Four-Mile Loop to see The Cascades

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Trip Report
Virginia, United States, North America
Date Climbed/Hiked:
Nov 30, 0000
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Four-Mile Loop to see The Cascades
Created On: May 30, 2011
Last Edited On: May 30, 2011

Four-Mile Loop

The TrailThe Trail
My wife had been reading about The Cascades in southwestern Virginia, so she started asking me if I'd like to go hike to them. I never need an excuse to go to our southern high country. I had been to the falls before--twenty-eight years before. But, no prodding was needed.

Southwestern Virginia is one of our favorite vacation spots. The outdoors activities there have kept us busy for years, and there's enough that we haven't seen to keep us busy in that area for many more years. It's home to Virginia's highest peaks and some of its most diverse topography and habitats. There aren't many places in the eastern USA that can compete with it for beauty and recreation opportunities.

We were surprised at how quickly we were able to drive to Blacksburg,
Virginia where we checked in to a hotel. The town is host to Virginia Tech which has a nice campus and which supports a wide variety of restaurants. After hauling our meager luggage to the room we drove in to downtown proper and had supper at a nice restaurant and then did a bit of sightseeing.

Next morning we got up early, grabbed breakfast at the hotel, checked out and drove to the trail head which was about a twenty-mile drive. When we got to the Cascades Day Use area the parking lot was largely empty and we had our pick of spots to park the truck. At roughly 9:30 am we started our hike.

Stony CreekUnder the Canopy

The National Forest Service has developed a nice four-mile loop accessing The Cascades. We chose to take the eastern trail up to the falls, opting for the western side for the return trip. The eastern trail is the most scenic of the two sides of the loop, hugging the shores of Stony Creek. Along the way there are many smaller waterfalls and cascades.

All DeadDead Hemlocks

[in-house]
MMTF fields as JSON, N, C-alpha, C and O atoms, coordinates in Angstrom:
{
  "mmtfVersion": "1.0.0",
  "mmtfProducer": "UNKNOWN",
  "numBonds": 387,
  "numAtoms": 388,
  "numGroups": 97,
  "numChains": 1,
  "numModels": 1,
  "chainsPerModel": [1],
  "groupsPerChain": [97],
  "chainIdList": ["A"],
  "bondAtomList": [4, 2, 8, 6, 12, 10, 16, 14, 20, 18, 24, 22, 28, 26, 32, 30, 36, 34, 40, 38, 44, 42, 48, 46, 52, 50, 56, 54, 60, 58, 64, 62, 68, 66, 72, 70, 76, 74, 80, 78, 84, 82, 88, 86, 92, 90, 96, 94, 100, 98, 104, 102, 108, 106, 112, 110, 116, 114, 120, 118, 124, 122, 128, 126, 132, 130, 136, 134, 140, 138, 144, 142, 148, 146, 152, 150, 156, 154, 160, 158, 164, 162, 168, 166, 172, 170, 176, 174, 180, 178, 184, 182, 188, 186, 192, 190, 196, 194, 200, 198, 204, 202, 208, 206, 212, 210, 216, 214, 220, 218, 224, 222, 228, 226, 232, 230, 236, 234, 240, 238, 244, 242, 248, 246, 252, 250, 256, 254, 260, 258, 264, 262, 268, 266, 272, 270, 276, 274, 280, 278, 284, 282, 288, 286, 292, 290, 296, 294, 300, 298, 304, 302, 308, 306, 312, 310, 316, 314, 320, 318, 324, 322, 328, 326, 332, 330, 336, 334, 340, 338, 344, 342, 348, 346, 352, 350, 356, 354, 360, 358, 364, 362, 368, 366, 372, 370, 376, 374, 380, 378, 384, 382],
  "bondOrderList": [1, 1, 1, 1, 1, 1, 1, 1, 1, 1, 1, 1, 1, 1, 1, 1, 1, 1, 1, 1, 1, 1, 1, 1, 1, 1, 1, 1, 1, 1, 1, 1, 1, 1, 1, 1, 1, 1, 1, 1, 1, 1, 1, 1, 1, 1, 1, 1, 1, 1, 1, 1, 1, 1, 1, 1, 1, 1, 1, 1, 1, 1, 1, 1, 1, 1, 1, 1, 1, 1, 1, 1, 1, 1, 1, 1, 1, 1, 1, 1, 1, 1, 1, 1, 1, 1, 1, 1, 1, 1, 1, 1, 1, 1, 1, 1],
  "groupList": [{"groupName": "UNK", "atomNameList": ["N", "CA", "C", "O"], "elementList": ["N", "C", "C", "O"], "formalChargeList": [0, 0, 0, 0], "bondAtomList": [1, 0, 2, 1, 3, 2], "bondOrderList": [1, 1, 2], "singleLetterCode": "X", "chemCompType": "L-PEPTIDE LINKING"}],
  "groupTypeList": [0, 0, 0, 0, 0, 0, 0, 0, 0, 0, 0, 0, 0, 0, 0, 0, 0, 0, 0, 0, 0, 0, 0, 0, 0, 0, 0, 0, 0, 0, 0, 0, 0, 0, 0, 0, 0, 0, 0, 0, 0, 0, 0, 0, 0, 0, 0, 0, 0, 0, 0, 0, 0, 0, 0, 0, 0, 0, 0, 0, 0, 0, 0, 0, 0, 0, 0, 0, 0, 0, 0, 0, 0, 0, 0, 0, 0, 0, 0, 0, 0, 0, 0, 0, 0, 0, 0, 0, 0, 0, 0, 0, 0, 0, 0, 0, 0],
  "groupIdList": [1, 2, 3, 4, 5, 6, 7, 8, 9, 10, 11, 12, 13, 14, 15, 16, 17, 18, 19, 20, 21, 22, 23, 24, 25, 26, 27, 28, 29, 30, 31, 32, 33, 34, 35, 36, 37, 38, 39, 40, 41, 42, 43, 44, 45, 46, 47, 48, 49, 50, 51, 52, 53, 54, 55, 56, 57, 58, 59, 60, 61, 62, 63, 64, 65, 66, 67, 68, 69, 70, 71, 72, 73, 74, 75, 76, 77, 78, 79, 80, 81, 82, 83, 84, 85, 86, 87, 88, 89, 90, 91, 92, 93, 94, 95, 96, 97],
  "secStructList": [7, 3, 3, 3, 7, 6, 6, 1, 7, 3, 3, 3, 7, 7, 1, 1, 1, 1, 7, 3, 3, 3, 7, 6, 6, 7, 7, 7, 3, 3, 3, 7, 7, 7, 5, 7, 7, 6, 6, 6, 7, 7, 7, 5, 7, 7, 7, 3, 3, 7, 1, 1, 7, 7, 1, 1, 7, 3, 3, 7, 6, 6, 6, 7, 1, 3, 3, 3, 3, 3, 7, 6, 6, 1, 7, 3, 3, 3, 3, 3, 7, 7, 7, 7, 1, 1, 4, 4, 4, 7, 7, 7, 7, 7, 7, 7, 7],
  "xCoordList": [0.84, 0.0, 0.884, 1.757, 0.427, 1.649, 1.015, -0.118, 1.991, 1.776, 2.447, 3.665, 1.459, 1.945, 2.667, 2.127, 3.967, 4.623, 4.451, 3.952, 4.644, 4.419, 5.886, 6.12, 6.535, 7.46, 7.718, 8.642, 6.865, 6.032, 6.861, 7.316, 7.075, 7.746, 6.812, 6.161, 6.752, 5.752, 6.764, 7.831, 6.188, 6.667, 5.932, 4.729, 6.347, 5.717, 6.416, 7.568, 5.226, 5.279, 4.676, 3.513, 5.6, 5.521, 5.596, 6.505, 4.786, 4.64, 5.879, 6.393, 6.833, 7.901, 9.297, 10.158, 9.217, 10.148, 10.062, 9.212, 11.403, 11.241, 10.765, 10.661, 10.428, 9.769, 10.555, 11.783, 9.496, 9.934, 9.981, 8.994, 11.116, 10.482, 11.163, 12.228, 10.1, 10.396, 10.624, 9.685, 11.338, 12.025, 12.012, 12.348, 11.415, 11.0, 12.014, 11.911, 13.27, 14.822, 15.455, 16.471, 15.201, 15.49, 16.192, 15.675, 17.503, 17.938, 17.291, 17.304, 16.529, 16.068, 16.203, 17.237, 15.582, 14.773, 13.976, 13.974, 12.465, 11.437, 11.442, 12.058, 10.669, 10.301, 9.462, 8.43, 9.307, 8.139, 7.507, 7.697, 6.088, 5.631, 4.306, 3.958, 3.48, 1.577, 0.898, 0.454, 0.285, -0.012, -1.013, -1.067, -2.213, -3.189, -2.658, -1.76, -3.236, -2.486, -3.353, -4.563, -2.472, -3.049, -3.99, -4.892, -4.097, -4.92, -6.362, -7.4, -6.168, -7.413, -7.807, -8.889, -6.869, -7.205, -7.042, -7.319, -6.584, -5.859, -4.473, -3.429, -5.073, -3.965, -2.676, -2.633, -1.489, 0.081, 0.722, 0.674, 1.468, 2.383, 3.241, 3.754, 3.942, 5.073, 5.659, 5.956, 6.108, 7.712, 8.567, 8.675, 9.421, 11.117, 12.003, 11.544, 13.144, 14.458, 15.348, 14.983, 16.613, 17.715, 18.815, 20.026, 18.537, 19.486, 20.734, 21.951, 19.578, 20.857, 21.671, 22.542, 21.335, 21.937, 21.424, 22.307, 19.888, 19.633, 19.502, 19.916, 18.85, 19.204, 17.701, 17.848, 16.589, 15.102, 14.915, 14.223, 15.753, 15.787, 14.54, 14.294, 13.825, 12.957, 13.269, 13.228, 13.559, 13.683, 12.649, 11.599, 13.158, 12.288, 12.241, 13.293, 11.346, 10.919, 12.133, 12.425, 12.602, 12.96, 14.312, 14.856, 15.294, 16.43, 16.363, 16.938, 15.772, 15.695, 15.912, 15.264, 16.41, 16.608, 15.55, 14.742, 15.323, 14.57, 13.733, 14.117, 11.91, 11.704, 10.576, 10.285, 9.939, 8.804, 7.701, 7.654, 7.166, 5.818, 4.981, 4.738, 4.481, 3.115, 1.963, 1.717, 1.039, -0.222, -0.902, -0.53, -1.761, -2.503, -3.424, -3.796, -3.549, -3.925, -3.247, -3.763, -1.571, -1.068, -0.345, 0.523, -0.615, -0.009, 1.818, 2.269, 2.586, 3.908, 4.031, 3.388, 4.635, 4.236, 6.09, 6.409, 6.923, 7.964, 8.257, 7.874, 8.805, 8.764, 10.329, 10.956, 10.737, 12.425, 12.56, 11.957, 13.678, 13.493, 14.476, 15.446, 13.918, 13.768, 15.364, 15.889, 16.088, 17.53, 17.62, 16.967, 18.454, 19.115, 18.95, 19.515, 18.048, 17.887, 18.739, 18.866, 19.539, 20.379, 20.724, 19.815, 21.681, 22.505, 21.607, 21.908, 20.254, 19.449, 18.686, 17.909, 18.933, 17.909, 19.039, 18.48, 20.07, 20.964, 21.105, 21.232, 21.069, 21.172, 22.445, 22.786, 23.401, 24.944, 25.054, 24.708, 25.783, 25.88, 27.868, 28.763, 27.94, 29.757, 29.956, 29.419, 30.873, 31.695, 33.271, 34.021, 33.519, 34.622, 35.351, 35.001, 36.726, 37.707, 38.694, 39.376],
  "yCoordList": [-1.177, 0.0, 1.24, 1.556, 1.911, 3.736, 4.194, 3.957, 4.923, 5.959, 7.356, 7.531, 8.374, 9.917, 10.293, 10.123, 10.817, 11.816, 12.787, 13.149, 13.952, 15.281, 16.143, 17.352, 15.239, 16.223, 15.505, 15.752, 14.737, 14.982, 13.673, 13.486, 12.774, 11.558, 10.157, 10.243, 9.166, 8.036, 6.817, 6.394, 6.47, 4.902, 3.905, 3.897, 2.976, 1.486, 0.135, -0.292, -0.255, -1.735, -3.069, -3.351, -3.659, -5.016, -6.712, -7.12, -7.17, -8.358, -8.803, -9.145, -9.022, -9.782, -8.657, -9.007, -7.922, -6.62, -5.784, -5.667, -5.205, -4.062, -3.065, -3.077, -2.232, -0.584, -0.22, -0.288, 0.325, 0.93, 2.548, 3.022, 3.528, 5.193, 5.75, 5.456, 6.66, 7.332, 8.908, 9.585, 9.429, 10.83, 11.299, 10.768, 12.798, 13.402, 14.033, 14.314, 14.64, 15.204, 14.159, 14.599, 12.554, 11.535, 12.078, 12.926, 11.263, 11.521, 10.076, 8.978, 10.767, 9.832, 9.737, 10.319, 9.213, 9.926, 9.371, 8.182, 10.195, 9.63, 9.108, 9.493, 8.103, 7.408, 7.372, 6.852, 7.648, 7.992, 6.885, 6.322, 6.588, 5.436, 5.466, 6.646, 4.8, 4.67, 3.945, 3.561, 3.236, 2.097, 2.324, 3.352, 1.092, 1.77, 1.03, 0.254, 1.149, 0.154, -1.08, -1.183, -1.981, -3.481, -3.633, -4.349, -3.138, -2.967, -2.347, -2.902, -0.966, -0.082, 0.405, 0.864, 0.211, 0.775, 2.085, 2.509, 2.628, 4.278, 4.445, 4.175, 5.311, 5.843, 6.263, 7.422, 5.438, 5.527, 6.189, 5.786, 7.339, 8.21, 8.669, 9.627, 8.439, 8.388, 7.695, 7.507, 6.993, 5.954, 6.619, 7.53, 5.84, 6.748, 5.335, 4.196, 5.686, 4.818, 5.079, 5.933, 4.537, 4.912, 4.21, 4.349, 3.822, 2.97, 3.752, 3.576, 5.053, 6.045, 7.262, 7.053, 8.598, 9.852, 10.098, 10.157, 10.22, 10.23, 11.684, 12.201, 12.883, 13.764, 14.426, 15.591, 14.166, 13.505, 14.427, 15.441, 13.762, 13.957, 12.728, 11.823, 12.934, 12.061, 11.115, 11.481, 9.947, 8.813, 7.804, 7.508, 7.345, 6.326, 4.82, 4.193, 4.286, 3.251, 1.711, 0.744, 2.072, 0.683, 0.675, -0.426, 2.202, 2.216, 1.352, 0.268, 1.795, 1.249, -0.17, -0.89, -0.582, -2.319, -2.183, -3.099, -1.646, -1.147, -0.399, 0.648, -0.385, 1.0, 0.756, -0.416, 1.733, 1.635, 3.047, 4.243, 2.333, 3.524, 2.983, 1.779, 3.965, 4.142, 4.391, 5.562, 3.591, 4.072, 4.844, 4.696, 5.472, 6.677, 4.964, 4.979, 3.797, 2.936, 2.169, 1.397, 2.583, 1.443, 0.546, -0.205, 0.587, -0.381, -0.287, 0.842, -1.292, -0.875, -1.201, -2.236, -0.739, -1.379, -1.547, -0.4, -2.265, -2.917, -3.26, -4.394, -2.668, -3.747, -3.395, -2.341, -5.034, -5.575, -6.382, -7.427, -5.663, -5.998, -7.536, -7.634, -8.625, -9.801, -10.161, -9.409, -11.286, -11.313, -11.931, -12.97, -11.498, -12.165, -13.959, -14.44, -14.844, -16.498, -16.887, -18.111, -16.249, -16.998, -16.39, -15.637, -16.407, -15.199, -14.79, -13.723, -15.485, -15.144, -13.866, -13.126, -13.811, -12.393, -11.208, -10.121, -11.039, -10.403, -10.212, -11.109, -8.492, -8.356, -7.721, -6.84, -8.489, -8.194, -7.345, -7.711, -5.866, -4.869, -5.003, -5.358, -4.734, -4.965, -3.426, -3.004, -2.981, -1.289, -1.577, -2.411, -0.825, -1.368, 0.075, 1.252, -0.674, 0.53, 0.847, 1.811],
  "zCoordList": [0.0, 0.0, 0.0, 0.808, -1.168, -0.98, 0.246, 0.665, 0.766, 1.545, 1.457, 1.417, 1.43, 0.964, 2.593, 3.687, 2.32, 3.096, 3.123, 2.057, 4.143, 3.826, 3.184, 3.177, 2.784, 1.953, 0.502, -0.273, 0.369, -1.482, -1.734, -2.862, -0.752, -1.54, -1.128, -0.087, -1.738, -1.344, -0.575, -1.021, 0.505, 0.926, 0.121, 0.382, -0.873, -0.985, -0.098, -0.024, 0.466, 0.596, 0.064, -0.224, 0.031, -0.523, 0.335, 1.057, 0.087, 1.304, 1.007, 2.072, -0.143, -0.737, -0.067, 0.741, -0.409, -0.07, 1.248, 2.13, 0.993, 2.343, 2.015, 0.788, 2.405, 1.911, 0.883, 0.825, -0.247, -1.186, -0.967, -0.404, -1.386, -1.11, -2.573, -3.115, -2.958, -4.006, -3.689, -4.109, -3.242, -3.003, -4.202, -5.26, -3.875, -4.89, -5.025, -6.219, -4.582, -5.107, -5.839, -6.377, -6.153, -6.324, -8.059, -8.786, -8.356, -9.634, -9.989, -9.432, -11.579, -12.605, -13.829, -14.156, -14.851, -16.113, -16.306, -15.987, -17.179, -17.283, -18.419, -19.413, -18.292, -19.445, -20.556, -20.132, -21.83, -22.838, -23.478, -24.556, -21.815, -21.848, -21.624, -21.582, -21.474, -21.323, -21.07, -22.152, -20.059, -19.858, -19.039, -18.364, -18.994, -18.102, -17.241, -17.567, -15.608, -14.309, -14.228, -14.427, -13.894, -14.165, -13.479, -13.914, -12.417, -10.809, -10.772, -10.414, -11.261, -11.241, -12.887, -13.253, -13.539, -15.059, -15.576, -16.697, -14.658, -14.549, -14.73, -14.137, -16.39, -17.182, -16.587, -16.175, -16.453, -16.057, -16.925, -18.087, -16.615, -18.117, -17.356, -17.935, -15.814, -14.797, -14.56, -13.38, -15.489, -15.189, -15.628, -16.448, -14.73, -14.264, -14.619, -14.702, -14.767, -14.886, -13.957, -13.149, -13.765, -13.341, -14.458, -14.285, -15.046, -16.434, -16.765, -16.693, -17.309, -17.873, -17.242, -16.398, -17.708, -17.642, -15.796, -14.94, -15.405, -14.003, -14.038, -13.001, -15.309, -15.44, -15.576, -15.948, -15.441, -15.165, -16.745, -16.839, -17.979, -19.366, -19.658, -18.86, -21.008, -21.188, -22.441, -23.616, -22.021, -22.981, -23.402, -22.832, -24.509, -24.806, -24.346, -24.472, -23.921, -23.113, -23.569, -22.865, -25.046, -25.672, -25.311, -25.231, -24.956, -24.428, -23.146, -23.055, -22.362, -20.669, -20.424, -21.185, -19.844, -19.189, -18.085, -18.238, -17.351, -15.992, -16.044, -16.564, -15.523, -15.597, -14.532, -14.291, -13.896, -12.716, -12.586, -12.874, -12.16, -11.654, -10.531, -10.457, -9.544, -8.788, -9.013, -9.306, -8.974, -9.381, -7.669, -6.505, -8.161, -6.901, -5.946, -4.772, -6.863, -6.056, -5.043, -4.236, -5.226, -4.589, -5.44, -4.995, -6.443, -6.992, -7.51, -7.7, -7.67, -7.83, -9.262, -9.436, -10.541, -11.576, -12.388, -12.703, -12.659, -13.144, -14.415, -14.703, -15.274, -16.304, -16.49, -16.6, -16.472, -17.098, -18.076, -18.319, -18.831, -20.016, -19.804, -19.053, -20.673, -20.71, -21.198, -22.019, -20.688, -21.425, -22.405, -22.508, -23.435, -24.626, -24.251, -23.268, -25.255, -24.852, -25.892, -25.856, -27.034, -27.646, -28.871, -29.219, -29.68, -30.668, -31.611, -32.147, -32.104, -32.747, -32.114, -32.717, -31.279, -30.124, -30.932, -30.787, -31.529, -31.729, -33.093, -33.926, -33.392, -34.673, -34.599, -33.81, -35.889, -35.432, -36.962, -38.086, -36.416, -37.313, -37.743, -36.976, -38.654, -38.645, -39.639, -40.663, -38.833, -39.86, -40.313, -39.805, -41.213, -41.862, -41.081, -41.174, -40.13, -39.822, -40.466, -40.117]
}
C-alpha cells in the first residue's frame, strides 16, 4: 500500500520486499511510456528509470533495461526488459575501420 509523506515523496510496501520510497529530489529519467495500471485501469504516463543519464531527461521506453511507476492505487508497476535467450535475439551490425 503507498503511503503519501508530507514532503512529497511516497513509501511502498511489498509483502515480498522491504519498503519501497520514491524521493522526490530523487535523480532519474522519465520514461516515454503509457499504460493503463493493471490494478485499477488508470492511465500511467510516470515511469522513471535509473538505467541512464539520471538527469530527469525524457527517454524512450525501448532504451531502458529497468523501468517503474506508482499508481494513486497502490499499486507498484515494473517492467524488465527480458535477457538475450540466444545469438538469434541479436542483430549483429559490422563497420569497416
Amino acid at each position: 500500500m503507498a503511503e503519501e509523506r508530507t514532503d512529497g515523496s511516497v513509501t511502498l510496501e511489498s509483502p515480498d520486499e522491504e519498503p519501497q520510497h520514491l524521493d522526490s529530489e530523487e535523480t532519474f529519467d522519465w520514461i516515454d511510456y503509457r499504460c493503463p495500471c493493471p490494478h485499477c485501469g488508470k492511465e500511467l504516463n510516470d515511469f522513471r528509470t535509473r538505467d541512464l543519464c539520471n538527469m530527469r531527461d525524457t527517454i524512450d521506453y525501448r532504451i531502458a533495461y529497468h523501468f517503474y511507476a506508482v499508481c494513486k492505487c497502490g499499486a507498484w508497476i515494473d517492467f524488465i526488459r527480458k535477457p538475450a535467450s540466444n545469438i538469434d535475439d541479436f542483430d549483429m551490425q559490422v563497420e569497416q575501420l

The forest is maturing second growth well into recovery from turn-of-the-20th-century logging. You won't see any huge old trees but the diversity of the forest is impressive. Another thing that you will not see are any living hemlock trees. The invasive adelgid pest (from Asia) has been present here for quite some time and so the hemlocks have been completely eliminated from the ecosystem except as rotting mass. In places, Stony Creek is packed with the logs of dead hemlocks.

The trail is also highly engineered. Some of it is paved with native rock, and where the slopes are steep there are stairs also composed of small local boulders, and fine bridges allow access from one side of the creek to the other. It makes for a pleasant stroll for all ages and just about any physical condition short of disabled.

At the middle of the four-mile loop you come to The Cascades. These falls
At the Start of the TrailFlowers
are considered one of the finest in the eastern USA. Having seen more than my fair share of waterfalls here in the East, I have to say that these are indeed among the most impressive I've witnessed. The drop is almost seventy feet, and the water volume going over the escarpment is generally heavy. And since I dearly love to go swimming in plunge pools, I was pleased to discover that the swimming area below The Cascades is both spacious and deep, making for a truly special swimming experience.

We had lunch on a rock in the middle of Stony Creek, with a great view looking up at the falls. By about one o'clock the crowds began to arrive in earnest and soon the spot was packed with people. Literally hundreds of them. We stayed for a while, swimming, wading, taking photos, and people watching. But after a while the crowds got to be a bit much and we headed back down, choosing the western side of the loop to return.

This part of the walk is pleasant, and not nearly as scenic as the other side. But there's plenty to keep you occupied taking photos. It was on this side that we saw the only wildlife on the hike--a groundhog picking its way carefully around a boulder so that it could duck into one of its dens.

When we reached the parking area my wife and I were suitably horrified to see how crowded the parking lot had become. There was not a single spot left and people had even opted to park their vehicles in some pretty imaginative locations. Even the road leading up to the lot was lined on both sides for about half a mile. If you don't like crowds, then I suggest visiting The Cascades on weekdays.

All things considered, we had a great time and it was good to visit The Cascades again after twenty-eight years.



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silversummit - May 31, 2011 4:34 pm - Voted 10/10

Nice report!

Seems like the world has found most of the nice spots in southwest Virginia in the past 10 years or so!

When I started driving the southern, back way to Goshen Scout Reservation along VA 39 in 2000 you would see no one or only a few people wading along the Maury in early July. Now, even if I arrive by 9:00 or so to take pictures it's very busy!

Anyway, I really enjoyed your report and pictures!


BobSmith - May 31, 2011 6:04 pm - Hasn't voted

Re: Nice report!

Thanks! We've been visiting southwestern VA for years. We own property just across the border in Sparta NC and we can see Mount Rogers and vicinity from the ridgeline. It has always drawn us up there to explore.

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Four-Mile Loop to see The Cascades

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